Harvest Mouse Original Art
Original Painting Medium: Pastel
Scientific Name: Micromys minutus
For my painting of a Harvest Mouse I collected a few stalks of wheat from a nearby field and using a variety of photographic reference material portrayed my Harvest Mouse in pastels. As yet I have not seen a Harvest Mouse in the field but was once lucky enough to find the remains of a nest. In by-gone years the Harvest Mouse may not have been a favourite with farmers - but to portray the features of this cute little chap was a great pleasure.
A harvest mouse fashions a round nest with a side entrance, off the ground and between stalks, in a reed bed or corn field. Breeding can start in May, with nests made in hedgerows, but the main production of offspring is in August and September when the grass and cereal fields are most productive.
A harvest mouse will first test the strength of the corn stalks, before building its nest between them. The breeding nest consists of a ball of cornleaves and grass woven aound the stems of the corn. They are used only for a short time. Sadly their traditional homes are often harvested and to survive, they have to move away from the cereal fields.
This tiny mouse is a good climber and its size and lightness allows it to clamber up a stalk maintaining its balance with its prehensile tail. Holding on with its hind feet and tail, it uses its delicate but manipulative front feet and incisor teeth to cut off the ripe ears of wheat. Sliding head-first down the stem with its tail acting as a brake, it carries the whole ear of corn to the ground where it picks out the seeds. During the summer, the diet of harvest mice includes grass shoots, fruits, vegetables and insects.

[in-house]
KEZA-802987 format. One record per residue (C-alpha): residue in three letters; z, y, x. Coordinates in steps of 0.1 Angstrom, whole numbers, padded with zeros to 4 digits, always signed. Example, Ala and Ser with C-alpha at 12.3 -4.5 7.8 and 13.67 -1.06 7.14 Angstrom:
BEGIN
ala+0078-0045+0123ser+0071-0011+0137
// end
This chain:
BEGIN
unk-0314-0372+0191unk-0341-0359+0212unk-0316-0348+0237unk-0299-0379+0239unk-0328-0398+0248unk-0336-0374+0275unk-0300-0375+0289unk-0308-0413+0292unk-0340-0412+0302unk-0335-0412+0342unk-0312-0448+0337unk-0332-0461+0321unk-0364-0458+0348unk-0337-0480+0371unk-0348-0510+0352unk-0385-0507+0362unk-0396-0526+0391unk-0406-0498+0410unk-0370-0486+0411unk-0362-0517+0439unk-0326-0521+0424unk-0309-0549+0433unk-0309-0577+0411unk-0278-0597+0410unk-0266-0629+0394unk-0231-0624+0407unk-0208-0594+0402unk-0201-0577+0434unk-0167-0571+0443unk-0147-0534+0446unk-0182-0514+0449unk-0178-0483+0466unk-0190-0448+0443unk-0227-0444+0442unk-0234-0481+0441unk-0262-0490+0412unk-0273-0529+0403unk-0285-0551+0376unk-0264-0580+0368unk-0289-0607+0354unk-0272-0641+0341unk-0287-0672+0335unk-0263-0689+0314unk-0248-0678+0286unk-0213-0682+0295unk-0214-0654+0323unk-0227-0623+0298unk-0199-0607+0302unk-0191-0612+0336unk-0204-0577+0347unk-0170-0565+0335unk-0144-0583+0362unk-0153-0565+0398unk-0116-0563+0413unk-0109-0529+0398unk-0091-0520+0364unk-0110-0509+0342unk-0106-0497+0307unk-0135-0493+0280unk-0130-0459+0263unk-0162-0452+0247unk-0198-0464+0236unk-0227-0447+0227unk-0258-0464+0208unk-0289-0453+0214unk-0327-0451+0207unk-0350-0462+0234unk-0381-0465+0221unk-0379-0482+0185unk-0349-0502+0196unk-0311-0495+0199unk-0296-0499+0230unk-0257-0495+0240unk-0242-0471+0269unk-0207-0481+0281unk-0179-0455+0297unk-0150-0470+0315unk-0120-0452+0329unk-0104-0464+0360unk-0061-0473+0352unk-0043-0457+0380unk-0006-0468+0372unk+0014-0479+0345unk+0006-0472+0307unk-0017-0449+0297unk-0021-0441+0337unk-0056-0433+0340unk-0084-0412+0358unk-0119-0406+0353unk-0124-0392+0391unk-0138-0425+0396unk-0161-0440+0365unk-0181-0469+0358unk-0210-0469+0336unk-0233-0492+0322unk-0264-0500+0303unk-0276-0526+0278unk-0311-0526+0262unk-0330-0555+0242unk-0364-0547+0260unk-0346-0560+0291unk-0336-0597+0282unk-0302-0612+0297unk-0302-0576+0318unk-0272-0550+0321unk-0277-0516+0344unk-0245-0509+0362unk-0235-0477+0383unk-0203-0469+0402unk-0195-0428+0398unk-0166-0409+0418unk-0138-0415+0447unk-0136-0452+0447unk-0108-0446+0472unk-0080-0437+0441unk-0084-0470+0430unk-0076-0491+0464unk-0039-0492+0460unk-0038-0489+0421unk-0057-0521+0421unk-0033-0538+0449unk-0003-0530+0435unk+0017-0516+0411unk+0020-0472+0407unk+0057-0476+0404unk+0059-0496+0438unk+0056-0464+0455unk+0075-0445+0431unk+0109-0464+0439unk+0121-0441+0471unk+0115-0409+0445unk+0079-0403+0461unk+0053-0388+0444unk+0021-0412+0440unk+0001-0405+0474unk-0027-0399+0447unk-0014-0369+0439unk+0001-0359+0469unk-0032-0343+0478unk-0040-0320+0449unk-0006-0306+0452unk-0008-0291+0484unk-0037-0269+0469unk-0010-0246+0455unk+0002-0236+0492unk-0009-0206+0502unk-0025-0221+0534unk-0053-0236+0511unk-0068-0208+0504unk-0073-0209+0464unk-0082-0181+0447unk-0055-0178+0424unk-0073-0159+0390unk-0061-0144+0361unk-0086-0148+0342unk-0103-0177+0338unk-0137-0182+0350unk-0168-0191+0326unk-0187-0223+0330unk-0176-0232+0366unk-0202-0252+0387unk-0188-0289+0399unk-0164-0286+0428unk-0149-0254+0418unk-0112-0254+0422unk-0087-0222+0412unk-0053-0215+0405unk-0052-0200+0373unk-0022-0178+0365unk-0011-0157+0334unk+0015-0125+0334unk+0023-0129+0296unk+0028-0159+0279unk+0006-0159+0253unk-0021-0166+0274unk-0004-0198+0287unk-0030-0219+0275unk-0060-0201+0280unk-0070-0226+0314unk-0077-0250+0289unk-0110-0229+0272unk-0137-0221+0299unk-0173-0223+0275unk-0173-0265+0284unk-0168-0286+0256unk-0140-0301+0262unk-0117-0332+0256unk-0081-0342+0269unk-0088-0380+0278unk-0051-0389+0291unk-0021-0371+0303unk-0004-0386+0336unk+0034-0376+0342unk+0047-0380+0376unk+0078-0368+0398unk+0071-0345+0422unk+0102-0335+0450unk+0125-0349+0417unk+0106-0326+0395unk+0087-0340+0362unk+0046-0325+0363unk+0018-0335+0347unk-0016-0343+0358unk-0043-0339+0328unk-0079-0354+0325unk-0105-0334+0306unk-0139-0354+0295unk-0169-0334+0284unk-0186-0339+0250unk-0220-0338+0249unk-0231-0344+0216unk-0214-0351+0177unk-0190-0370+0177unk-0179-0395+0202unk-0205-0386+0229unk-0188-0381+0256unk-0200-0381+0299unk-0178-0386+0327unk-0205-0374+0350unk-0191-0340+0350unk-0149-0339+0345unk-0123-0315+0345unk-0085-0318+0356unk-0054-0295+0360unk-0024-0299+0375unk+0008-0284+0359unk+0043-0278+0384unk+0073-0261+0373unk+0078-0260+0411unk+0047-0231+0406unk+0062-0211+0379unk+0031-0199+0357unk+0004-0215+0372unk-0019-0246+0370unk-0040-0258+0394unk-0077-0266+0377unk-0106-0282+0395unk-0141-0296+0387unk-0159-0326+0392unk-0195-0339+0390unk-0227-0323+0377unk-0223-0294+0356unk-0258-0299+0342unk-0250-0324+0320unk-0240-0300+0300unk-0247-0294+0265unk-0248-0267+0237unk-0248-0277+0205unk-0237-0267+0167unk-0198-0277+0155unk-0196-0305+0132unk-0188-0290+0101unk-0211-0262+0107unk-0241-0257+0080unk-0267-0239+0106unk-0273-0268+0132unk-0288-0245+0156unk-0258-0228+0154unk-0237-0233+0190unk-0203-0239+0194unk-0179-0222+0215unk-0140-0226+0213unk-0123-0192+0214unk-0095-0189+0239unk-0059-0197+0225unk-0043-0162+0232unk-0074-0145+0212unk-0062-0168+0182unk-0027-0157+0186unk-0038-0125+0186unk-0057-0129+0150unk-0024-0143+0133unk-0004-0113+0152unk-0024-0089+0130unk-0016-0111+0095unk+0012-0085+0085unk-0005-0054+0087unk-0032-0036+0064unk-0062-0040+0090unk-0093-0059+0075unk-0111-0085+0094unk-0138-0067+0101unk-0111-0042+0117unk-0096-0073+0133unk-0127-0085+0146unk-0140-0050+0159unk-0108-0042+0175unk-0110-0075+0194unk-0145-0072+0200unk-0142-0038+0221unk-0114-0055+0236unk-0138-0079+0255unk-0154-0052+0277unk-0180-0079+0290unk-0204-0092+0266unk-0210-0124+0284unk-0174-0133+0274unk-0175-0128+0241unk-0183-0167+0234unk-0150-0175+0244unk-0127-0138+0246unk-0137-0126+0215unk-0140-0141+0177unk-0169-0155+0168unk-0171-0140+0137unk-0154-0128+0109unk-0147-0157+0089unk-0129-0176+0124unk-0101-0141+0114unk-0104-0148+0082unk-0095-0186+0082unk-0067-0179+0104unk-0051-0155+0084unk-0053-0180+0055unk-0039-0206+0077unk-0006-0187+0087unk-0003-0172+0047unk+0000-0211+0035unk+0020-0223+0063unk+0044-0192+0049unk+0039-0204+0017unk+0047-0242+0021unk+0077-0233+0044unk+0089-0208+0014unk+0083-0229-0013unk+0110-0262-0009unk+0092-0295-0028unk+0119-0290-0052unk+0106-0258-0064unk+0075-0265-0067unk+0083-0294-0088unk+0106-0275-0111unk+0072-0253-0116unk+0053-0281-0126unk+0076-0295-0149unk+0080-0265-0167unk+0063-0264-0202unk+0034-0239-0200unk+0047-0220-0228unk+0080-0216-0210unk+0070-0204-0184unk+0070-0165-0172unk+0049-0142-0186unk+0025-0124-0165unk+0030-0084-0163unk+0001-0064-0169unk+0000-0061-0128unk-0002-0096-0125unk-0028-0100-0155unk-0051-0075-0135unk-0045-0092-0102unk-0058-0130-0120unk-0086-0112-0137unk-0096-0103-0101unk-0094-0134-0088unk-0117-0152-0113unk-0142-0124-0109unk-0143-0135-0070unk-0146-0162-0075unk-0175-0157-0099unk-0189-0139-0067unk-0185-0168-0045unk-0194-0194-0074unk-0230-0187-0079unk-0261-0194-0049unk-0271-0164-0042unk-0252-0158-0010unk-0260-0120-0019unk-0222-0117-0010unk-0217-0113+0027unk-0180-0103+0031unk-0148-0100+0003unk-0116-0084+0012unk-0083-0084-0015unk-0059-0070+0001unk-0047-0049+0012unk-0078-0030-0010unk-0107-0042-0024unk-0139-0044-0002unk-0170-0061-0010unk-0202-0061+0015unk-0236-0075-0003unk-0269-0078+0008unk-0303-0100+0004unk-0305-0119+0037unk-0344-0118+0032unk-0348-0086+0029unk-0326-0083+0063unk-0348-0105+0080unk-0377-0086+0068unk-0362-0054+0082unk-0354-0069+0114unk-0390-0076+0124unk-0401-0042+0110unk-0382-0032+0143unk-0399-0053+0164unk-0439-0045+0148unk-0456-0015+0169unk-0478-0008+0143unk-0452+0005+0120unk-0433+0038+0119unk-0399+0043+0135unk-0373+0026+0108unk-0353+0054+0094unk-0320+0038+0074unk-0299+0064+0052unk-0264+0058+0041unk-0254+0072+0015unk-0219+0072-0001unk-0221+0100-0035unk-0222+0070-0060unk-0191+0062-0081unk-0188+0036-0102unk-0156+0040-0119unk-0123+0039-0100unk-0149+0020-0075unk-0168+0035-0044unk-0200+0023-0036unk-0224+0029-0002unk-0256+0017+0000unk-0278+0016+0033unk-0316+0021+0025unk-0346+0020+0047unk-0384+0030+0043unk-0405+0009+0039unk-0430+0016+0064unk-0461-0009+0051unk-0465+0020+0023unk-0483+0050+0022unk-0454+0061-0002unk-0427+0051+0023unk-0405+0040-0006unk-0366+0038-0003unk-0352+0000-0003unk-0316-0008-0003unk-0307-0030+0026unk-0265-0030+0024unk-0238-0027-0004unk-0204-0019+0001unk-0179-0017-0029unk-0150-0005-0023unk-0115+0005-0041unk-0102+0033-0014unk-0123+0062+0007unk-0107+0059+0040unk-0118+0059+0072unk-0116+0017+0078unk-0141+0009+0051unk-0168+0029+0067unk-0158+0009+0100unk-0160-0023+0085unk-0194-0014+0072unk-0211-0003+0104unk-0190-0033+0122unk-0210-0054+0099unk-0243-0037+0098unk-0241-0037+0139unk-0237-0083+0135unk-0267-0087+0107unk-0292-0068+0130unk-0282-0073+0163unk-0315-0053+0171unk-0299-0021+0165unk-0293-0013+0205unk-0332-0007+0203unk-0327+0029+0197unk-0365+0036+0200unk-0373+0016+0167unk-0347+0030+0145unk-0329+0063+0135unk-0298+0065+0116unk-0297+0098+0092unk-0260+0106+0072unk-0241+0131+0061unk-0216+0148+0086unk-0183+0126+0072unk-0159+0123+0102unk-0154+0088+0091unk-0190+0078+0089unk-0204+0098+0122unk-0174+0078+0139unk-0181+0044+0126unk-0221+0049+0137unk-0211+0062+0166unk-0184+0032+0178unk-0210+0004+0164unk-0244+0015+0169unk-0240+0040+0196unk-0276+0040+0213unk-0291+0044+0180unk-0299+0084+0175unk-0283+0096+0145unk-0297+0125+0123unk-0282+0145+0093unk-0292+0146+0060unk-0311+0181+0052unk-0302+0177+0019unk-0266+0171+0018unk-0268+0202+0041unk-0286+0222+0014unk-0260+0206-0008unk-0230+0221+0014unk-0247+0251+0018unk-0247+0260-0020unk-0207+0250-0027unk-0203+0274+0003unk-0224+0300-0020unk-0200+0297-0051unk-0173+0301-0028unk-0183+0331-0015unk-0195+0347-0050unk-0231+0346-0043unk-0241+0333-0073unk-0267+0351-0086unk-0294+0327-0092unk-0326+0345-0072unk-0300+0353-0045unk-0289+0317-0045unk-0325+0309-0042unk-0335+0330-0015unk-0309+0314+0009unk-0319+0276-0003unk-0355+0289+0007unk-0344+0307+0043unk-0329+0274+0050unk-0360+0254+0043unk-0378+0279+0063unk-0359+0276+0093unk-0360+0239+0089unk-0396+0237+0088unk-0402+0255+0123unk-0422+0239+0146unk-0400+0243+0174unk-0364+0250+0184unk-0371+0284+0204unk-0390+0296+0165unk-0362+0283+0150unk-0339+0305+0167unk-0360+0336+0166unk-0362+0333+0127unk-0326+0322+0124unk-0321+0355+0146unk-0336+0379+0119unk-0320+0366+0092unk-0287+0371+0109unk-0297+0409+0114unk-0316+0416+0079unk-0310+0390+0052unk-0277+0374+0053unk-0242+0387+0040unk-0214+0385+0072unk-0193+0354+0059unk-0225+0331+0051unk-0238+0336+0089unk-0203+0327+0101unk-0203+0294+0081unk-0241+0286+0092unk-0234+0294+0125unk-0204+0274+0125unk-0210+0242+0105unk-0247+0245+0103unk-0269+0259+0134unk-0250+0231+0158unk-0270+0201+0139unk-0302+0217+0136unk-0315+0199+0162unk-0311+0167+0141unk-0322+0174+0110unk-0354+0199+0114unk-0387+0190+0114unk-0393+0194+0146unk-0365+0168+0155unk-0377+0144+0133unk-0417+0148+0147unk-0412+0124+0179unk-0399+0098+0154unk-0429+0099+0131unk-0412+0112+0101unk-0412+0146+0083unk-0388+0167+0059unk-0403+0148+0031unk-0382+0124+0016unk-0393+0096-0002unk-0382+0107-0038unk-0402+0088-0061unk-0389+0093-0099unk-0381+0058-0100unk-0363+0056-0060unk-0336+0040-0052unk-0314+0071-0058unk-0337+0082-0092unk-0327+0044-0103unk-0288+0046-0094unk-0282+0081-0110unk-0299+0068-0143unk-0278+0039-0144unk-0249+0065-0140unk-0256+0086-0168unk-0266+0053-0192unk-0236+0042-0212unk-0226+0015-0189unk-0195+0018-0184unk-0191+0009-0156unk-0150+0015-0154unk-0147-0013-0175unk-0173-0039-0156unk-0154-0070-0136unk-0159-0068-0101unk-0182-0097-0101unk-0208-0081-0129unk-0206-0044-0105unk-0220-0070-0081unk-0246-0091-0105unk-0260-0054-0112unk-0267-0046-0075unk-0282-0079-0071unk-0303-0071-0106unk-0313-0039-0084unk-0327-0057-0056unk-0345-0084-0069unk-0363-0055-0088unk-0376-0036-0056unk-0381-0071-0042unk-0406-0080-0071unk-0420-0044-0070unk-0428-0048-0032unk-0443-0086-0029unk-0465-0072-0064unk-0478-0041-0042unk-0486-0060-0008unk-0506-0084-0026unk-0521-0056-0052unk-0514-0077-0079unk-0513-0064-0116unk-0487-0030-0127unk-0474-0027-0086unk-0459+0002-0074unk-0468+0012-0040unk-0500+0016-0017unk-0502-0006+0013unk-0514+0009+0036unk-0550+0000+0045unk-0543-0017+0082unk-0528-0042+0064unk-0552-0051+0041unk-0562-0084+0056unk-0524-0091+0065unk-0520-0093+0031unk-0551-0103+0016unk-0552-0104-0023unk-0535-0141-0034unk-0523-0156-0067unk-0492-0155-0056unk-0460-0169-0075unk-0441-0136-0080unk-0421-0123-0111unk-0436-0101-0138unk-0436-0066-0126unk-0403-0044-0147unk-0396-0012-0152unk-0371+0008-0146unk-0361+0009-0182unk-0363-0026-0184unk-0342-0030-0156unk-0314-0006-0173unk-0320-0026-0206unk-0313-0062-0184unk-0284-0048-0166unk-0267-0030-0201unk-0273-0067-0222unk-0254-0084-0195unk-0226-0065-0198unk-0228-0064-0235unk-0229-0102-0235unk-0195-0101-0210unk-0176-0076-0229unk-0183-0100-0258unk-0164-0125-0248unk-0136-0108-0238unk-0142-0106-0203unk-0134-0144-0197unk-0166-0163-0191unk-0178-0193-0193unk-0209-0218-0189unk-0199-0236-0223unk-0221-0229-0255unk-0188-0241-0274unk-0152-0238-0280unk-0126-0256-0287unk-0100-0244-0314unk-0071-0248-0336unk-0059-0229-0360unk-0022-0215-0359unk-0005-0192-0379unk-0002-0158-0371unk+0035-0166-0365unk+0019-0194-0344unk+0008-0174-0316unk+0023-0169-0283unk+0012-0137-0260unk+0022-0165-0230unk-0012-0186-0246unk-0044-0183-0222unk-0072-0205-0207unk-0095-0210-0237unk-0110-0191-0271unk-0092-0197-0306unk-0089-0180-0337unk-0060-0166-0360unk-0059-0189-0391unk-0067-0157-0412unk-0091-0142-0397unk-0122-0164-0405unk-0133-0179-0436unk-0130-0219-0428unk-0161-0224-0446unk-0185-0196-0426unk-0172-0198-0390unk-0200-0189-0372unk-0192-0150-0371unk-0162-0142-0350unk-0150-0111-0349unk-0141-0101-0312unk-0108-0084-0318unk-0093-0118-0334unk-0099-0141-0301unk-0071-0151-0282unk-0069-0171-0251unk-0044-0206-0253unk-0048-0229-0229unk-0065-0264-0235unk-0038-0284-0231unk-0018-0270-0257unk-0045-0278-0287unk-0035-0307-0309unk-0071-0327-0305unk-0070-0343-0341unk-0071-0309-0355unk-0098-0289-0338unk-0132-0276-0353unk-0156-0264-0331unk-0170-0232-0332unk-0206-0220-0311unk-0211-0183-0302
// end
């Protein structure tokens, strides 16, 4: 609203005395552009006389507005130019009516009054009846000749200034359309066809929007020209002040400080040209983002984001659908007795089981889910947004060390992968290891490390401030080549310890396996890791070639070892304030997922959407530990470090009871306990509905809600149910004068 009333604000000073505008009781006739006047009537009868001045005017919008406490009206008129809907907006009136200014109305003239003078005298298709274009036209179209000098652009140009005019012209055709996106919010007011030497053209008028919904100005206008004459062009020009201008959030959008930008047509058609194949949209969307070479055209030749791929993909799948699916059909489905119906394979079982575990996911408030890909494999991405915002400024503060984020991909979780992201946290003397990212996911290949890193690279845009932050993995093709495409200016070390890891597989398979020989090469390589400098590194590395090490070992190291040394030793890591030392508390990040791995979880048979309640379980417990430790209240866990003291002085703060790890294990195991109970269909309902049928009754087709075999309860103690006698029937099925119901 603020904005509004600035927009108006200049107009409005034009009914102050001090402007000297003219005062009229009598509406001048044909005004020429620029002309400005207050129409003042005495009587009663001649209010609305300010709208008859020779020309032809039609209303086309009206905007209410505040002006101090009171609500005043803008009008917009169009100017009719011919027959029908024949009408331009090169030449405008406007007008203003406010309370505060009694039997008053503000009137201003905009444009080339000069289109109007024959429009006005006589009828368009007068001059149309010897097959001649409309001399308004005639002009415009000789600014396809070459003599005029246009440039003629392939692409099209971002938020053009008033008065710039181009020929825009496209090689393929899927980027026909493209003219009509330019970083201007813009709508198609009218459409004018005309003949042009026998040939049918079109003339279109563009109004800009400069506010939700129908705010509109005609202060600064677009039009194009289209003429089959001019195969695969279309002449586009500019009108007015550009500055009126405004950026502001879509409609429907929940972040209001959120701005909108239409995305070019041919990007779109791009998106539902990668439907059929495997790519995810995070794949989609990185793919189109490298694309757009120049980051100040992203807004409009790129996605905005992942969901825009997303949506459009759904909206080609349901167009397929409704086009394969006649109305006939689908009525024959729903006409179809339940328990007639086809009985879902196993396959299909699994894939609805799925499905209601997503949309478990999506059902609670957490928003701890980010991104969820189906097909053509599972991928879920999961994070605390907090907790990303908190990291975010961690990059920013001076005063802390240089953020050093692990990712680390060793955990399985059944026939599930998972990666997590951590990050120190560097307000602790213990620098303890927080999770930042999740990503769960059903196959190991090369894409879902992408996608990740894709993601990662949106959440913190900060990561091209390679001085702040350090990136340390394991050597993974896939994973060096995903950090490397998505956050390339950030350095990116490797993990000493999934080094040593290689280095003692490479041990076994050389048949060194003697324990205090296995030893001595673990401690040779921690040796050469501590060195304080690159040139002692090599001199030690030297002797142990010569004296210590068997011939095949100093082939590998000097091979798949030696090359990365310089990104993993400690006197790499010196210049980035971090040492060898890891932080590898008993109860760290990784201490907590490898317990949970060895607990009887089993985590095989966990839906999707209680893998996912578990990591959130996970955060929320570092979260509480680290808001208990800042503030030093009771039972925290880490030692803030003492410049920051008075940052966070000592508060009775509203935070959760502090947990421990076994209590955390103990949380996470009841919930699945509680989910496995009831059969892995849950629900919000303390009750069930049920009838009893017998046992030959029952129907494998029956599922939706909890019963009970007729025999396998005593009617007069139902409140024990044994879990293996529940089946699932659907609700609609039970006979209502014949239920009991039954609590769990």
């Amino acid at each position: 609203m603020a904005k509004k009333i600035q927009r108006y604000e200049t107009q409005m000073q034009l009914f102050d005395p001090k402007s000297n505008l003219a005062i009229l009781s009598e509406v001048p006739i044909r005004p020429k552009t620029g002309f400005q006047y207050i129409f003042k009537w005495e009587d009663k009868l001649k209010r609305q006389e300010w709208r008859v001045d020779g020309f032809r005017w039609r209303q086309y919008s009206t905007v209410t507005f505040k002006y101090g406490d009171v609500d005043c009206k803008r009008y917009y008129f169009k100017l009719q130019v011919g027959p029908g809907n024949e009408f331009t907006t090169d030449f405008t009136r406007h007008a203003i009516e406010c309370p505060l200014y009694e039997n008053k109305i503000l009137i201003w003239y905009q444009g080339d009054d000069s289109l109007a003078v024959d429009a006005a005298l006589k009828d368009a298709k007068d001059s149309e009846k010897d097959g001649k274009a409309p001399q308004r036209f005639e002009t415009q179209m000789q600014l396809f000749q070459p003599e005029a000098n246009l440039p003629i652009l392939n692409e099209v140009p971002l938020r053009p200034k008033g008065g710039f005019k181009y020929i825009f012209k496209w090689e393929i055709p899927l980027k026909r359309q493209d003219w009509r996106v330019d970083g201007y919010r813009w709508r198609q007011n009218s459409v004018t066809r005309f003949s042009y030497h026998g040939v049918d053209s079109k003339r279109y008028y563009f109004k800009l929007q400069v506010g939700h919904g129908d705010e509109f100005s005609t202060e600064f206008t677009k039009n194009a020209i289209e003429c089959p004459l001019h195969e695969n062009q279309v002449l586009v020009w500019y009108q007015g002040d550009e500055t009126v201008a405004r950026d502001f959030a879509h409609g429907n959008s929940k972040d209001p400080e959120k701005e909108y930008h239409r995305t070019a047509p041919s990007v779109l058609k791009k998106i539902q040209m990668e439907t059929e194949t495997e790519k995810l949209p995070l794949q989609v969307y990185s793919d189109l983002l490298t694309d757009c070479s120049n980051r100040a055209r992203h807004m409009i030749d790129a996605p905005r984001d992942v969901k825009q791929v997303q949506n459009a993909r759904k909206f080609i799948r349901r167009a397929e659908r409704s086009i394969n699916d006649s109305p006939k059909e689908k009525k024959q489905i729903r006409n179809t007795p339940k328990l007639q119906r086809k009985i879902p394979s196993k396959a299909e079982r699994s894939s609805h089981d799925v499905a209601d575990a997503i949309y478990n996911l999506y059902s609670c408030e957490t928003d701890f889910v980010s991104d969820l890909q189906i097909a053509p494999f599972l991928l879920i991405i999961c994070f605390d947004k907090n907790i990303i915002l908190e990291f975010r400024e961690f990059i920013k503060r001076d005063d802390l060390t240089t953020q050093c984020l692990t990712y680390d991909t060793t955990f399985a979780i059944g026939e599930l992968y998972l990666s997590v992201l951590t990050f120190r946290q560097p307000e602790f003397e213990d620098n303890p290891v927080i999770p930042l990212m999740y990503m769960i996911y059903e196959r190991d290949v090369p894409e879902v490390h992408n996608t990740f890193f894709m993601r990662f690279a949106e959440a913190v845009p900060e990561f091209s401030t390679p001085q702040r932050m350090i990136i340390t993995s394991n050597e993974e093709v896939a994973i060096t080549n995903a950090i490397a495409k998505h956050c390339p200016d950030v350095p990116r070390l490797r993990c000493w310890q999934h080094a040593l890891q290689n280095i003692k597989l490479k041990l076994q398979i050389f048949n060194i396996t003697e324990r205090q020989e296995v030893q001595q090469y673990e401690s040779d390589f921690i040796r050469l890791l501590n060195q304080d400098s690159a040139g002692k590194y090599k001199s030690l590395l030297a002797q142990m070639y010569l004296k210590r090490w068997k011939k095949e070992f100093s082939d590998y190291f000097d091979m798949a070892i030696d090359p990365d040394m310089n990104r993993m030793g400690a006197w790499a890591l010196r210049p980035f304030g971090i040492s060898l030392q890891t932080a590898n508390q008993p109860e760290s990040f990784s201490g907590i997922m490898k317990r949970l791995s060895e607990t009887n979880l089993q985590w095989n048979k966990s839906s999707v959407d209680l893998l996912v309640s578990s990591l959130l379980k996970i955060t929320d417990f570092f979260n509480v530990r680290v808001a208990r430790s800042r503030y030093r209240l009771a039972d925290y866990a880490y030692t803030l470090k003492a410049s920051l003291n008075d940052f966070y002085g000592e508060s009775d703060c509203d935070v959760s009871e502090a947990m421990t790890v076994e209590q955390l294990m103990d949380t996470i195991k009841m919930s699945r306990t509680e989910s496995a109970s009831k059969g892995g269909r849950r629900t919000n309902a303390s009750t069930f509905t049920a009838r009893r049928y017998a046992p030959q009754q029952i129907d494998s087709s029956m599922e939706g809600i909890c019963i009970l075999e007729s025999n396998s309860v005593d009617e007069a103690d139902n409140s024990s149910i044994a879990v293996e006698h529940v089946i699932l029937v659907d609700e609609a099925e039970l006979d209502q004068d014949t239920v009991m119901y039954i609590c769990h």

This species is one of the worlds smallest rodents and the smallest British rodent; half of its four and a half inches (11cm) is taken up by its tail. Normally described as diurnal, in warm weather it is probably active at various times during a twenty four hour period.
Hibernation does not occur but it is less active during the winter and will lay up stores in the ground, close to the winter nest, for when food is scarce. In winter they take to burrows just below the surface, though hay ricks may sometimes be utilised. Few get through the winter, but this is compensated for by prolific breeding the following year. Numbers are declining; in Scotland they are rare and in Wales they are absent.